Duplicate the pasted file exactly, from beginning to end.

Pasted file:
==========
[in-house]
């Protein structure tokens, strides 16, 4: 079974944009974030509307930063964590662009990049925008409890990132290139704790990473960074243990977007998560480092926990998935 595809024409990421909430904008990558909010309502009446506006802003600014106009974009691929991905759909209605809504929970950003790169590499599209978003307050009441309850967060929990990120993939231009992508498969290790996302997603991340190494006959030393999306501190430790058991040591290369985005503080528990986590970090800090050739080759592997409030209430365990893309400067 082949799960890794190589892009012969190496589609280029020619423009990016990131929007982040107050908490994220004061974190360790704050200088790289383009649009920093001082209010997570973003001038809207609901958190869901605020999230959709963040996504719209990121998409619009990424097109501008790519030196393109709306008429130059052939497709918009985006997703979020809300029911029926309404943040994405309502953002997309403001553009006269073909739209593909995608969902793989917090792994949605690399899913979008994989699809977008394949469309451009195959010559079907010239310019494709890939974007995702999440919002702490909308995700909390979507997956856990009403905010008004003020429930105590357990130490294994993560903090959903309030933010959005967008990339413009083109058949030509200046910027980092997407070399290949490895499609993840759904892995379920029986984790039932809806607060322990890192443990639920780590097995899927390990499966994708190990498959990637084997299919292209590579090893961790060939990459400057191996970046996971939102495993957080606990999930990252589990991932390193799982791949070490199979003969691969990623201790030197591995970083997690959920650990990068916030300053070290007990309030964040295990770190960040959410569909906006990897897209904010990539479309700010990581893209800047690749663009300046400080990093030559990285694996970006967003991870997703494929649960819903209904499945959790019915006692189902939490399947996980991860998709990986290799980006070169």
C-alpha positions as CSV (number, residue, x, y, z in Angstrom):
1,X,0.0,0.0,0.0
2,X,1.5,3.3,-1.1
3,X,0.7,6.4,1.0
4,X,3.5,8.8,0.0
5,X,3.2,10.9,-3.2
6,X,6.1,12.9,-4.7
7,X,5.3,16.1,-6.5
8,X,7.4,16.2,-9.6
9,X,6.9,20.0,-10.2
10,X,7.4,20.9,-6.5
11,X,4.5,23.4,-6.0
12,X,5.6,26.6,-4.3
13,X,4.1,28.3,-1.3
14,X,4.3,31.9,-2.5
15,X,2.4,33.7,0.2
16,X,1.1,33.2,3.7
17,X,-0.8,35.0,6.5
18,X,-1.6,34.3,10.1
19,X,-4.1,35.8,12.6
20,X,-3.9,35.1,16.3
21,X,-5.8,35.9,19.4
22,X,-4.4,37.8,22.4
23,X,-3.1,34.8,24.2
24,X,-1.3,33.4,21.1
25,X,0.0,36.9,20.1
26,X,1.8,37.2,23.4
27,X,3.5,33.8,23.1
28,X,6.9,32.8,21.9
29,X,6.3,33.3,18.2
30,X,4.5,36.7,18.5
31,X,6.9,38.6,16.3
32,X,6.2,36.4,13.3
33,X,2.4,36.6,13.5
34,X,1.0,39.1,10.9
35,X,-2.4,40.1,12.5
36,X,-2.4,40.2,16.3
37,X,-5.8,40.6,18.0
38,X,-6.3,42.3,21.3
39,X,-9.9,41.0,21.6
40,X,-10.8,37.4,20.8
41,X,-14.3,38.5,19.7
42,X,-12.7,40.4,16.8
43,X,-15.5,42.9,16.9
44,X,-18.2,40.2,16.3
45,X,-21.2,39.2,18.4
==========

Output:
[in-house]
């Protein structure tokens, strides 16, 4: 079974944009974030509307930063964590662009990049925008409890990132290139704790990473960074243990977007998560480092926990998935 595809024409990421909430904008990558909010309502009446506006802003600014106009974009691929991905759909209605809504929970950003790169590499599209978003307050009441309850967060929990990120993939231009992508498969290790996302997603991340190494006959030393999306501190430790058991040591290369985005503080528990986590970090800090050739080759592997409030209430365990893309400067 082949799960890794190589892009012969190496589609280029020619423009990016990131929007982040107050908490994220004061974190360790704050200088790289383009649009920093001082209010997570973003001038809207609901958190869901605020999230959709963040996504719209990121998409619009990424097109501008790519030196393109709306008429130059052939497709918009985006997703979020809300029911029926309404943040994405309502953002997309403001553009006269073909739209593909995608969902793989917090792994949605690399899913979008994989699809977008394949469309451009195959010559079907010239310019494709890939974007995702999440919002702490909308995700909390979507997956856990009403905010008004003020429930105590357990130490294994993560903090959903309030933010959005967008990339413009083109058949030509200046910027980092997407070399290949490895499609993840759904892995379920029986984790039932809806607060322990890192443990639920780590097995899927390990499966994708190990498959990637084997299919292209590579090893961790060939990459400057191996970046996971939102495993957080606990999930990252589990991932390193799982791949070490199979003969691969990623201790030197591995970083997690959920650990990068916030300053070290007990309030964040295990770190960040959410569909906006990897897209904010990539479309700010990581893209800047690749663009300046400080990093030559990285694996970006967003991870997703494929649960819903209904499945959790019915006692189902939490399947996980991860998709990986290799980006070169």
C-alpha positions as CSV (number, residue, x, y, z in Angstrom):
1,X,0.0,0.0,0.0
2,X,1.5,3.3,-1.1
3,X,0.7,6.4,1.0
4,X,3.5,8.8,0.0
5,X,3.2,10.9,-3.2
6,X,6.1,12.9,-4.7
7,X,5.3,16.1,-6.5
8,X,7.4,16.2,-9.6
9,X,6.9,20.0,-10.2
10,X,7.4,20.9,-6.5
11,X,4.5,23.4,-6.0
12,X,5.6,26.6,-4.3
13,X,4.1,28.3,-1.3
14,X,4.3,31.9,-2.5
15,X,2.4,33.7,0.2
16,X,1.1,33.2,3.7
17,X,-0.8,35.0,6.5
18,X,-1.6,34.3,10.1
19,X,-4.1,35.8,12.6
20,X,-3.9,35.1,16.3
21,X,-5.8,35.9,19.4
22,X,-4.4,37.8,22.4
23,X,-3.1,34.8,24.2
24,X,-1.3,33.4,21.1
25,X,0.0,36.9,20.1
26,X,1.8,37.2,23.4
27,X,3.5,33.8,23.1
28,X,6.9,32.8,21.9
29,X,6.3,33.3,18.2
30,X,4.5,36.7,18.5
31,X,6.9,38.6,16.3
32,X,6.2,36.4,13.3
33,X,2.4,36.6,13.5
34,X,1.0,39.1,10.9
35,X,-2.4,40.1,12.5
36,X,-2.4,40.2,16.3
37,X,-5.8,40.6,18.0
38,X,-6.3,42.3,21.3
39,X,-9.9,41.0,21.6
40,X,-10.8,37.4,20.8
41,X,-14.3,38.5,19.7
42,X,-12.7,40.4,16.8
43,X,-15.5,42.9,16.9
44,X,-18.2,40.2,16.3
45,X,-21.2,39.2,18.4